Keith Kleon Norman was born and raised in the Lexington Terrace area of Baltimore City. He recalled his earliest experiences of making others laugh, “Throughout my life, I was always entertaining people in my neighborhood, in school and at work. Friends and family would always suggest to me that I should take the career path as either a comedian or an actor, but I chose to pursue a career in stand-up comedy because that’s where my passion began.”

To date Norman, who goes by the stage name Kleon Da Comedian, has performed in over 29 cities across the United States at venues such as the Fox Theatre in Atlanta, Georgia; Texas Arena in Dallas, Texas; and Jokes N Notes in Chicago, Illinois as a featured act.

In 2010, he won the “Warner Brothers Short Film Contest” for his film “Standing in the Mountains.” That opportunity provided momentum for the self-taught film editor, videographer, director and producer to embrace his multi-talented abilities. In 2012, he independently produced the film “Bluffin,” which garnered a legion of supporters with over 20,000 copies sold by word of mouth.

Kleon Da Comedian returns to the spotlight with a stage play “Boyz to Men” in which he stars, as well as wrote, produced and directed. The performance will be held at the University of Baltimore on October 19, 2013 with shows at 8:30 p.m. and 10 p.m.

To learn more about Kleon Da Comedian or for tickets to the performance of “Boys to Men, call 443-597-3760 or visit:

“A Place at the Table” explores hunger and poverty in America

— According to a report released in 2012 by the Food Research and Action Center (FRAC), 16.2 percent of Americans reported not having enough money to purchase food for themselves and/or their families at some point throughout the year. In the United States, nearly 50 million Americans or one-in-four children don’t know where their next meal is coming from.

To shed light on this issue, the documentary “A Place at the Table,” directed by Kristi Jacobson and Lori Silverbush shares the stories of three Americans who struggle with not having enough to eat. The film was first released nationally on March 1, 2013.

Maryland Hunger Solutions, an organization that advocates for policies, programs and resources that fight hunger and improve the well being of Marylanders hosted a screening of the documentary and a panel discussion at the Charles Theatre in Baltimore in September.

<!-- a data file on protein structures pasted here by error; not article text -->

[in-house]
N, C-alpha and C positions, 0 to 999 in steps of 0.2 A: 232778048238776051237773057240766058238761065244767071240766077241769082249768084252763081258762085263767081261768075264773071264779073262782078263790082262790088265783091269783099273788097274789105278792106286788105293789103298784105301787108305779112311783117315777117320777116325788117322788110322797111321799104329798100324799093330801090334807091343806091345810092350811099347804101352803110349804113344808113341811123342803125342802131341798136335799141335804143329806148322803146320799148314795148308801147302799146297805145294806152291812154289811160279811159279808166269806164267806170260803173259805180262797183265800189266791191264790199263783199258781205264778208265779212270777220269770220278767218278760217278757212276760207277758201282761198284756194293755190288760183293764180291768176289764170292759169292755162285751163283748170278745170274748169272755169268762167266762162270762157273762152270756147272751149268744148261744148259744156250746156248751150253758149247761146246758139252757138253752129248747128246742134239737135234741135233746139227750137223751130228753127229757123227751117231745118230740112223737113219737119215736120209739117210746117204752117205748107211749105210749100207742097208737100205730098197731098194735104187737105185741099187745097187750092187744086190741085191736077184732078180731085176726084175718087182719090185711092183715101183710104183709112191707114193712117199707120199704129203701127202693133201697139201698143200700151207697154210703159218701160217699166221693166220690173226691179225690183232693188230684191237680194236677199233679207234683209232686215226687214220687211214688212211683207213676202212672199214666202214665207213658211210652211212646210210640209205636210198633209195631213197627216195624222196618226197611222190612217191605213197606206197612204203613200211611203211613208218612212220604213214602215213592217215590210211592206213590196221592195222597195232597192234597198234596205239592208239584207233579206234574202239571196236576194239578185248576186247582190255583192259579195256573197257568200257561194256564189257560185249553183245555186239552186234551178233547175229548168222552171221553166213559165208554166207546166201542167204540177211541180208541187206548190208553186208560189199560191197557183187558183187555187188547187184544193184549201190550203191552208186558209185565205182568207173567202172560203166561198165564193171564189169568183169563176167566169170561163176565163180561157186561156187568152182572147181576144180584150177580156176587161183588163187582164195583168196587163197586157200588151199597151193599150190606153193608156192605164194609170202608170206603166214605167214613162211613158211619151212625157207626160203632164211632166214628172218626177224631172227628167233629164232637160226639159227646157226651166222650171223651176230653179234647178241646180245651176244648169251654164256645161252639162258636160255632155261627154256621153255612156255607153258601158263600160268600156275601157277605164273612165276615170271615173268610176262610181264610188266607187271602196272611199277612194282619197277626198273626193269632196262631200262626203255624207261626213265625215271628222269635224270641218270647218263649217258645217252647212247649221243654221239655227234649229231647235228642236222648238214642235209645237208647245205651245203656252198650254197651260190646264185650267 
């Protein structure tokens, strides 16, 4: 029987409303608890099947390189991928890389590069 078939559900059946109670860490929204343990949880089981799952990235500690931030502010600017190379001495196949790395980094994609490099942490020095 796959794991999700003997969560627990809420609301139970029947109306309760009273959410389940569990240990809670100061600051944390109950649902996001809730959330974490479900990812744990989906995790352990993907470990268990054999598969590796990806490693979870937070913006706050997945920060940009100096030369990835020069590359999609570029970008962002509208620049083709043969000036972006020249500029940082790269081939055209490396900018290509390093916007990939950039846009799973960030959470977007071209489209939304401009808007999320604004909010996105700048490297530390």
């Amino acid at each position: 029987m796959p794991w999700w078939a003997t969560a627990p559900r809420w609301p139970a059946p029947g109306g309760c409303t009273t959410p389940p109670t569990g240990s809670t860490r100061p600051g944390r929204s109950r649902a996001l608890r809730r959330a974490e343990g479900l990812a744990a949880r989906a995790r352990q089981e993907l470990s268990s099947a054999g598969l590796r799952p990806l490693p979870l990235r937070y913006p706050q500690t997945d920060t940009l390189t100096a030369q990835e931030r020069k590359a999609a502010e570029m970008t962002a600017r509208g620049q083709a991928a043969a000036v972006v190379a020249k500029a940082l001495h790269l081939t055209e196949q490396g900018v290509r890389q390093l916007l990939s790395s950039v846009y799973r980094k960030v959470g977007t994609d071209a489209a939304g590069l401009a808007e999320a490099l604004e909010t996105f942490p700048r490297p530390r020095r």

The panel was moderated by Dr. Michael Reisch, Daniel Thursz Distinguished Professor of Social Justice at the University of Maryland School of Social Work and the panelists included: Jeff Singer, University of Maryland School of Social Work; Ellen Teller, director of Government Affairs, Food Research and Action Center; as well as Tony Simmons and Bonnie Lane representing the Baltimore Area Faces of Homelessness Speakers Bureau.

The discussion offered suggestions for community members to help reduce poverty and homelessness in Baltimore such as donating to food banks or volunteering at a local hunger or poverty related group.

For more information about how to get involved in the effort to end hunger in our community, as well as the organizations at the forefront of this issue in Maryland, the public is invited to attend the “Fighting Hunger in Maryland Conference” on October 10, 2013 at the University of Maryland in Baltimore. Conference registration is available online at:

Morgan graduate David Talbert screens ‘Baggage Claim’ in Baltimore

— Award-winning playwright, novelist and filmmaker David E. Talbert has written and directed 14 nationally acclaimed productions that have garnered 24 NAACP Image Award nominations.

In 2008, Talbert wrote, directed and produced his first comedic film “First Sunday,” which starred Ice Cube, Tracey Morgan and Katt Williams.

To celebrate the release of his second major film, “Baggage Claim,” Talbert hosted a special screening for the students at his Alma Mater, Morgan State University on Monday, September 16, 2013 at the AMC Theatre in White Marsh, Maryland.

“Baggage Claim” is based on Talbert’s book by the same name. It’s story about “Montana Moore” a flight attendant played by actress Paula Patton, who finds herself with only has 30 days to find “Mr. Right.” With the help of her friends, she uses the travel privileges she receives through her job to find the perfect mate.